Who Solves Your Most Urgent Medical Questions?

August 17, 2016

It was late night in the Emergency Department of Delnor Hospital in suburban Chicago. As we triaged another patient, gathering vitals, listening intently to symptoms and trying to have compassion, we were struck that the symptoms and complaints sounded remarkably similar to several other patients we had this evening. With a subtle smirk on her face, the attending physician asked the patient if he had been watching any shows on TV lately. Interestingly or perhaps tellingly, the patient stated that he had been watching a medical documentary. I caught the eye of the physician and we set to treat this disorder: hypochondriasis.

While hypochondria affects only three percent of medical patients, a more rampant problem is showing up in medical clinics around the country: self-proclaimed, internet-trained physician-patients, also known as cyberchondriacs. Do you know the type of person? He has a few symptoms that have been nagging him for a while. He has seen some TV commercials promoting various prescription medications and has heard about several natural treatments from friends. He has visited various webpages including WebMD, Wikipedia, and other pages. He has convinced himself of the correct self-diagnosis. He visits the Emergency Department at the local hospital, emphatically telling his physician what’s wrong with him and demanding a particular test and/or treatment. If we are honest, perhaps we all suffer from cyberchondriasis. We tell ourselves that we want to be an informed patient, so that we can ask good questions of our physicians. There is good information available on the internet. Are we really doing something bad? Aren’t computers going to replace physicians soon anyways? I don’t have a mental disorder, do I?

Probably not, but it may be a symptom of our societal lack of respect for the role of expertise in medicine. What is the role of the physician in medicine? What is the role of the patient in determining and promoting his or her own health? I discussed the importance of these questions with Dr. Paul Patrick, a physician at Rochester Regional Health System, and will summarize our discussions.

The diagnosis of an illness is a team effort. Each member of the team brings a particular expertise and unique perspective, whether that be concerns of the patient, the subtle observations of a triage nurse, the skill of a medical lab technician, the honed interpretations of a radiologist, the nuanced experiences of a primary care physician, the consultation of a specialist, the treatment by a physical therapist or the balanced wisdom of a pharmacist, to name a few. While many of these team members never directly interact with the patient and their participation is often not seen or consider by the patient, without the team work, a correct diagnosis and treatment plan would be impossible. How can our inexperienced use of the internet provide this kind of team effort?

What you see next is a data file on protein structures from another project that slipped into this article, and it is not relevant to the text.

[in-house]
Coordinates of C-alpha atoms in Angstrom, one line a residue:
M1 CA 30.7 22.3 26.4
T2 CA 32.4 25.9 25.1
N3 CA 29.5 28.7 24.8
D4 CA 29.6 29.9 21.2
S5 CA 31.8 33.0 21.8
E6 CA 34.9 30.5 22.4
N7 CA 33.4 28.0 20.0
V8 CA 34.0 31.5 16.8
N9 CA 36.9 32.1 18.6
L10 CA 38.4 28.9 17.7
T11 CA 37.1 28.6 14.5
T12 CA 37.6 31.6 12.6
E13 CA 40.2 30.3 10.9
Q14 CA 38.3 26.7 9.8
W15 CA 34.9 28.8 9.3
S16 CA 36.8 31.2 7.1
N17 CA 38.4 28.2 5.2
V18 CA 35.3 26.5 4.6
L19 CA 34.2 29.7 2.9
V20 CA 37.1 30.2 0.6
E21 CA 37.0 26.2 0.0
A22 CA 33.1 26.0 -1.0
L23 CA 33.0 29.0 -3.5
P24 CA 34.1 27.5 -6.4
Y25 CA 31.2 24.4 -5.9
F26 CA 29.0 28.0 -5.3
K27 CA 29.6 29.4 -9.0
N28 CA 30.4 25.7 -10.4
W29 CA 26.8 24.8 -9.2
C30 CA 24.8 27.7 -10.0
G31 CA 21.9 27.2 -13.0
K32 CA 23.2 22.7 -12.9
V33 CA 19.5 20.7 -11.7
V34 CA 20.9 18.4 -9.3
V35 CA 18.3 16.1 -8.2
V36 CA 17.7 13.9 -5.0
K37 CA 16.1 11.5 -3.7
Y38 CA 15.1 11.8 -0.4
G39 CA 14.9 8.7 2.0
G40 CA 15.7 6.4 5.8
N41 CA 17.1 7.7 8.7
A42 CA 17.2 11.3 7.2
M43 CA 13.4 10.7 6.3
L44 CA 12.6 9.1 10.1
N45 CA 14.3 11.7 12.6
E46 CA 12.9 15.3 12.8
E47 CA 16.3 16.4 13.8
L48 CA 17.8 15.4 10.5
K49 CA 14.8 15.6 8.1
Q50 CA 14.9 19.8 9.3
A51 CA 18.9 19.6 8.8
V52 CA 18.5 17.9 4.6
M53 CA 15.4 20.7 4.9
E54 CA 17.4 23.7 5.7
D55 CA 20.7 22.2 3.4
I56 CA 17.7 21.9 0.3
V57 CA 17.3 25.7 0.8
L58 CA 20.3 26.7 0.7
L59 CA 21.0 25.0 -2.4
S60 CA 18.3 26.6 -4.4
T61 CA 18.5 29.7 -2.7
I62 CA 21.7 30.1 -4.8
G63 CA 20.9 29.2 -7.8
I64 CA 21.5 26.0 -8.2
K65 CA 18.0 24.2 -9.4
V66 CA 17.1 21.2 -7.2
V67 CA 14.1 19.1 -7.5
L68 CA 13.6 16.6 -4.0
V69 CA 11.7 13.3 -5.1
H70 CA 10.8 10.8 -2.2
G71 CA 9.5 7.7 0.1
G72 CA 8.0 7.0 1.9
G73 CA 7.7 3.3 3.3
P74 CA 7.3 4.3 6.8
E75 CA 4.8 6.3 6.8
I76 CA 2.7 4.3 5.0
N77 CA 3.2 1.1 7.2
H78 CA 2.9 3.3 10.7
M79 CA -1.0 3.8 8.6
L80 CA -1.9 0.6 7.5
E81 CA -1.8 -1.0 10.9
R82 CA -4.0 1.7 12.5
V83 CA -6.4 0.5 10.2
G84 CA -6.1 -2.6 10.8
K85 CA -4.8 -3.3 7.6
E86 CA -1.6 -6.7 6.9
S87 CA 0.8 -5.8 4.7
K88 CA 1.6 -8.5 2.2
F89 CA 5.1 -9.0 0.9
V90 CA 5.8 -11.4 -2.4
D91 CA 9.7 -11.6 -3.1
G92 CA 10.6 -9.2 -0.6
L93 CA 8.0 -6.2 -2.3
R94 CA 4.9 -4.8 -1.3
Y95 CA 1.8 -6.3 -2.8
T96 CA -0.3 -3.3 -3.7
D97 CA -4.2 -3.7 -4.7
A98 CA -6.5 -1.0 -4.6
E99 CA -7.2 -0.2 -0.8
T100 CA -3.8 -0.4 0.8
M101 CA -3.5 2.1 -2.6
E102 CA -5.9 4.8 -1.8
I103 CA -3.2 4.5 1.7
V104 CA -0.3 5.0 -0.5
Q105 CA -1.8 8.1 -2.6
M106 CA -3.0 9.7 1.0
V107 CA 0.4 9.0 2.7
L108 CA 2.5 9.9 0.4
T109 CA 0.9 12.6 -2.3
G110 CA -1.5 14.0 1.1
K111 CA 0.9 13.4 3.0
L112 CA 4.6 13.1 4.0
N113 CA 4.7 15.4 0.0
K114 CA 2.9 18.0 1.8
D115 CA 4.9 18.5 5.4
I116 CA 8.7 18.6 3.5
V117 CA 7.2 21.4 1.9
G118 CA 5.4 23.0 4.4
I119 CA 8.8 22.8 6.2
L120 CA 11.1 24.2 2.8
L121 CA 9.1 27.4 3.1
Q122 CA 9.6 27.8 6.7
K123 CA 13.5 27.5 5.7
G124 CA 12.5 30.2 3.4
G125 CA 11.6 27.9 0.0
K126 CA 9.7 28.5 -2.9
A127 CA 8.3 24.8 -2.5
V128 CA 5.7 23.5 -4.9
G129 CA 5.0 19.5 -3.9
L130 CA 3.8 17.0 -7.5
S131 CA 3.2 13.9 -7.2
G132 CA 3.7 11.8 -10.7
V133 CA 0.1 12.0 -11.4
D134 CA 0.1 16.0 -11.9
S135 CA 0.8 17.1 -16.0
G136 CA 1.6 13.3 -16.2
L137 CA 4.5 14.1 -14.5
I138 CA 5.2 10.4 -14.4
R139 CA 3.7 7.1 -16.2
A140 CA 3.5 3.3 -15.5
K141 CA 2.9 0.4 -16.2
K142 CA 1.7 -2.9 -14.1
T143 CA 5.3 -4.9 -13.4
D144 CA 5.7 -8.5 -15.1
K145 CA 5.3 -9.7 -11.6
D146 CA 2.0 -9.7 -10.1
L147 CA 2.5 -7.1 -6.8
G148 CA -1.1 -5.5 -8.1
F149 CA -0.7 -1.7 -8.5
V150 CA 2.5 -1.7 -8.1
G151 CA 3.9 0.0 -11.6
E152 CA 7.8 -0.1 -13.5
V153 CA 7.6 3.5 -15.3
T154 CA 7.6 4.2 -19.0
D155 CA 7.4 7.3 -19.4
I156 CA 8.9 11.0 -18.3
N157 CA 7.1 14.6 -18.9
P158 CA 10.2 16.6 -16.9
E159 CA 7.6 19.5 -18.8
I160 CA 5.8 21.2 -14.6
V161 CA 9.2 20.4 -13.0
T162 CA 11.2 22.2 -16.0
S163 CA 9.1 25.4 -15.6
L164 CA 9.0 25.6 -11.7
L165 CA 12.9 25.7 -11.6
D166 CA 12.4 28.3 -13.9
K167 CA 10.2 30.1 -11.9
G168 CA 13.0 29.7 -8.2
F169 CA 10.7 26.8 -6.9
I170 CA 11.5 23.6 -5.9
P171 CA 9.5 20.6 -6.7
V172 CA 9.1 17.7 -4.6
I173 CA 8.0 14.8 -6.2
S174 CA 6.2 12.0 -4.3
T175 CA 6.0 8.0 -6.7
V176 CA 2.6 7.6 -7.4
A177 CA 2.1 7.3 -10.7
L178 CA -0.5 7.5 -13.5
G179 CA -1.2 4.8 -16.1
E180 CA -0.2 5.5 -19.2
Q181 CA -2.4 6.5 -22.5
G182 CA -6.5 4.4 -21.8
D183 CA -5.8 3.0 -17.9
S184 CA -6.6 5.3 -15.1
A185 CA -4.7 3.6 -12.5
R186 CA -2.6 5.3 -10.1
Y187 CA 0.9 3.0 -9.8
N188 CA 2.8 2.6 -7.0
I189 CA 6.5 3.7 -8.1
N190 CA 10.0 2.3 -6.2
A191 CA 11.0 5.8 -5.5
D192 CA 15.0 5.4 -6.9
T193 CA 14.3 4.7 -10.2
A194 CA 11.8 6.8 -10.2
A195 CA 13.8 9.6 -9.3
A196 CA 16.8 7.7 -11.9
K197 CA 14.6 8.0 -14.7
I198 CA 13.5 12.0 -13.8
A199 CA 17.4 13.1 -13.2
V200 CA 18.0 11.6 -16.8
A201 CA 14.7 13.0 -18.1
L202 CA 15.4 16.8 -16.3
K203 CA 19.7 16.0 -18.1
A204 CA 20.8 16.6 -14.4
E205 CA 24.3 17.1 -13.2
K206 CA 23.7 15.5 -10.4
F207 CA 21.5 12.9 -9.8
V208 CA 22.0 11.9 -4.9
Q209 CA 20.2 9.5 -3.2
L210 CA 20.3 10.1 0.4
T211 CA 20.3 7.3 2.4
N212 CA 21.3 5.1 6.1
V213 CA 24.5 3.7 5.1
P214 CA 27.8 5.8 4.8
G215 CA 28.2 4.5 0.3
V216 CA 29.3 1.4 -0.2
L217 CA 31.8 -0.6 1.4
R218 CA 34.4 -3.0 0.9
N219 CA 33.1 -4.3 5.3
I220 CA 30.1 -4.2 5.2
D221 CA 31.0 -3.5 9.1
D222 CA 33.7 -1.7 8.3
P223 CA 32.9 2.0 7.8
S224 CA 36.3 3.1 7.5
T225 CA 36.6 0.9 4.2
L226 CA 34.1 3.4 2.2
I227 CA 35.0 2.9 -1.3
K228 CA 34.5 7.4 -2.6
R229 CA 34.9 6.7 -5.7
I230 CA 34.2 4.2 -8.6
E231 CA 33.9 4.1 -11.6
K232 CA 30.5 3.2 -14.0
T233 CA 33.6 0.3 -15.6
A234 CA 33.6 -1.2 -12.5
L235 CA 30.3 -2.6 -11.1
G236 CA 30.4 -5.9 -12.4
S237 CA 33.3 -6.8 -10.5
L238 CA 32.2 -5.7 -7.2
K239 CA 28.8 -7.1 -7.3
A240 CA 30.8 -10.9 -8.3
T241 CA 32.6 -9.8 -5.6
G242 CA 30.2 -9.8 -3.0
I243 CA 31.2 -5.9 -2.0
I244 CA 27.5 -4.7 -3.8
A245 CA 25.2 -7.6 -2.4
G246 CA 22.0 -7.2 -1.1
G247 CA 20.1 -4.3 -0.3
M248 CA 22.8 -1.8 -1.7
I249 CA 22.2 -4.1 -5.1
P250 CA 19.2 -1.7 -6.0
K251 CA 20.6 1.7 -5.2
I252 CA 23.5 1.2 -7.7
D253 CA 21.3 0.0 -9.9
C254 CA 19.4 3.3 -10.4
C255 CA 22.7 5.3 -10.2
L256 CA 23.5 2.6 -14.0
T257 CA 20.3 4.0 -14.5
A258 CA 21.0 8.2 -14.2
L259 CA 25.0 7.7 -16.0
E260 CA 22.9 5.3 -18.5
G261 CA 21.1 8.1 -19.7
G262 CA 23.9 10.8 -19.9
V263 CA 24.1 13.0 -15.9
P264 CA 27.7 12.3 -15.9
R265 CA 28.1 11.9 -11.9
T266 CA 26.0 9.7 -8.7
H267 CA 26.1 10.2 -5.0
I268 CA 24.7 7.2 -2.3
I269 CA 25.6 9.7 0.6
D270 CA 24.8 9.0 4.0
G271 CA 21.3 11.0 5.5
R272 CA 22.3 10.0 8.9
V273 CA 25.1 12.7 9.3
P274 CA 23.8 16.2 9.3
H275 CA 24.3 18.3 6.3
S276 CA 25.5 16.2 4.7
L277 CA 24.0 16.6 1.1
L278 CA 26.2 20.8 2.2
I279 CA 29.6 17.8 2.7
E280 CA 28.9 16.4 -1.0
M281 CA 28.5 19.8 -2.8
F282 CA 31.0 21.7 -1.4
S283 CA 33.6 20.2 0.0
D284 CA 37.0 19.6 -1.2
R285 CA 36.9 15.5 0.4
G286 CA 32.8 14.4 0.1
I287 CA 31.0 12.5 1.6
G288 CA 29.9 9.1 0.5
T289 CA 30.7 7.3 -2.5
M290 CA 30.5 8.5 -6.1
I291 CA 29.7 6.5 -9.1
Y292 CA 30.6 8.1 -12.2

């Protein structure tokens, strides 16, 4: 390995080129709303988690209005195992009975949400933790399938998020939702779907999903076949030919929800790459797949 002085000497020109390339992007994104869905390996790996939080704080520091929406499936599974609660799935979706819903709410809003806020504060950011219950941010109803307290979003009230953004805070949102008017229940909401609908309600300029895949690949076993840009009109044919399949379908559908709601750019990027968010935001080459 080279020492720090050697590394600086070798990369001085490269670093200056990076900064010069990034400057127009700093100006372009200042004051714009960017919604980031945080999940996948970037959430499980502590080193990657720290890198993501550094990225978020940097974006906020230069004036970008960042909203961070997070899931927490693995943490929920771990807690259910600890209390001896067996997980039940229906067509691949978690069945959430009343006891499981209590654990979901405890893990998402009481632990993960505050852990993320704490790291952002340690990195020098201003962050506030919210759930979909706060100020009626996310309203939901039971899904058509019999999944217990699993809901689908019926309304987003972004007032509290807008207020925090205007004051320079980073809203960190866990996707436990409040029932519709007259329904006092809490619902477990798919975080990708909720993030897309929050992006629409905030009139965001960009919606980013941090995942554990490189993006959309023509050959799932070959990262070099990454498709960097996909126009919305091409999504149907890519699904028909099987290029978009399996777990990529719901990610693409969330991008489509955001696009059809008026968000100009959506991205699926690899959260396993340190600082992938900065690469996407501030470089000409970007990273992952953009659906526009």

Each of these practitioners brings years of training and experience to bear when they work on helping a patient. Consider the education a physician completes. During the first four years of training as an undergraduate, students learn foundational topics in chemistry, biology, physics, psychology, mathematics, statistics, anthropology and economics, in addition to classes required for a major field of study and experiences related to the medical field. Academic performance, passion for medicine and professional demeanor are used to screen over 50,000 applicants for less than 20,000 seats in 141 U.S. medical schools. Once in medical school, students spend two years learning the fields of biochemistry, genetics, molecular biology, pharmacology, anatomy, physiology, pathology, immunology, microbiology, virology, pathophysiology, and behavioral science. The next two years of medical school are clinical rotations, in which students are introduced to a variety of medical sub disciplines such as internal medicine, OB-GYN, family medicine, neurology, pediatrics, surgery and psychiatry. Even with all of this training, a student who graduates with a four-year medical degree is still not prepared enough or skilled enough to practice medicine. These eight years of training have provided a strong foundation in the science of medicine; however, it isn’t until a student completes a medical residency program, which varies from three to eight years, that a medical student becomes a board certified practicing physician. During the residency, a physician learns how to take knowledge and experiences of the last eight years and apply it to direct patient care, to develop the necessary skills such as precise surgical techniques or correct characterizations of heart palpitations using a stethoscope, and to nurture an instinct for the art of medicine. If such specialized training is necessary to become a physician, why do we think that a 10-minute web search will provide an answer to our medical problems?

Even with all of this training, an expert with experience is needed to differentiate between a vast number of underlying diseases that may cause a readily observable symptom. Take, for example, the symptom of high blood pressure. Many diseases cause high blood pressure, such as obstructive sleep apnea, kidney problems, adrenal gland tumors, thyroid problems, congenital defects, certain medications, illegal drug use and alcohol use and abuse, anxiety and even no identifiable disorder. In addition, we are beginning to understand that our personal genetics impacts how and whether our bodies will respond to specific treatments for certain symptoms. Without a thorough understanding of our age, medical history, genetics, symptomology and the plethora of various treatments, how do we expect the internet to provide an answer to our medical woes?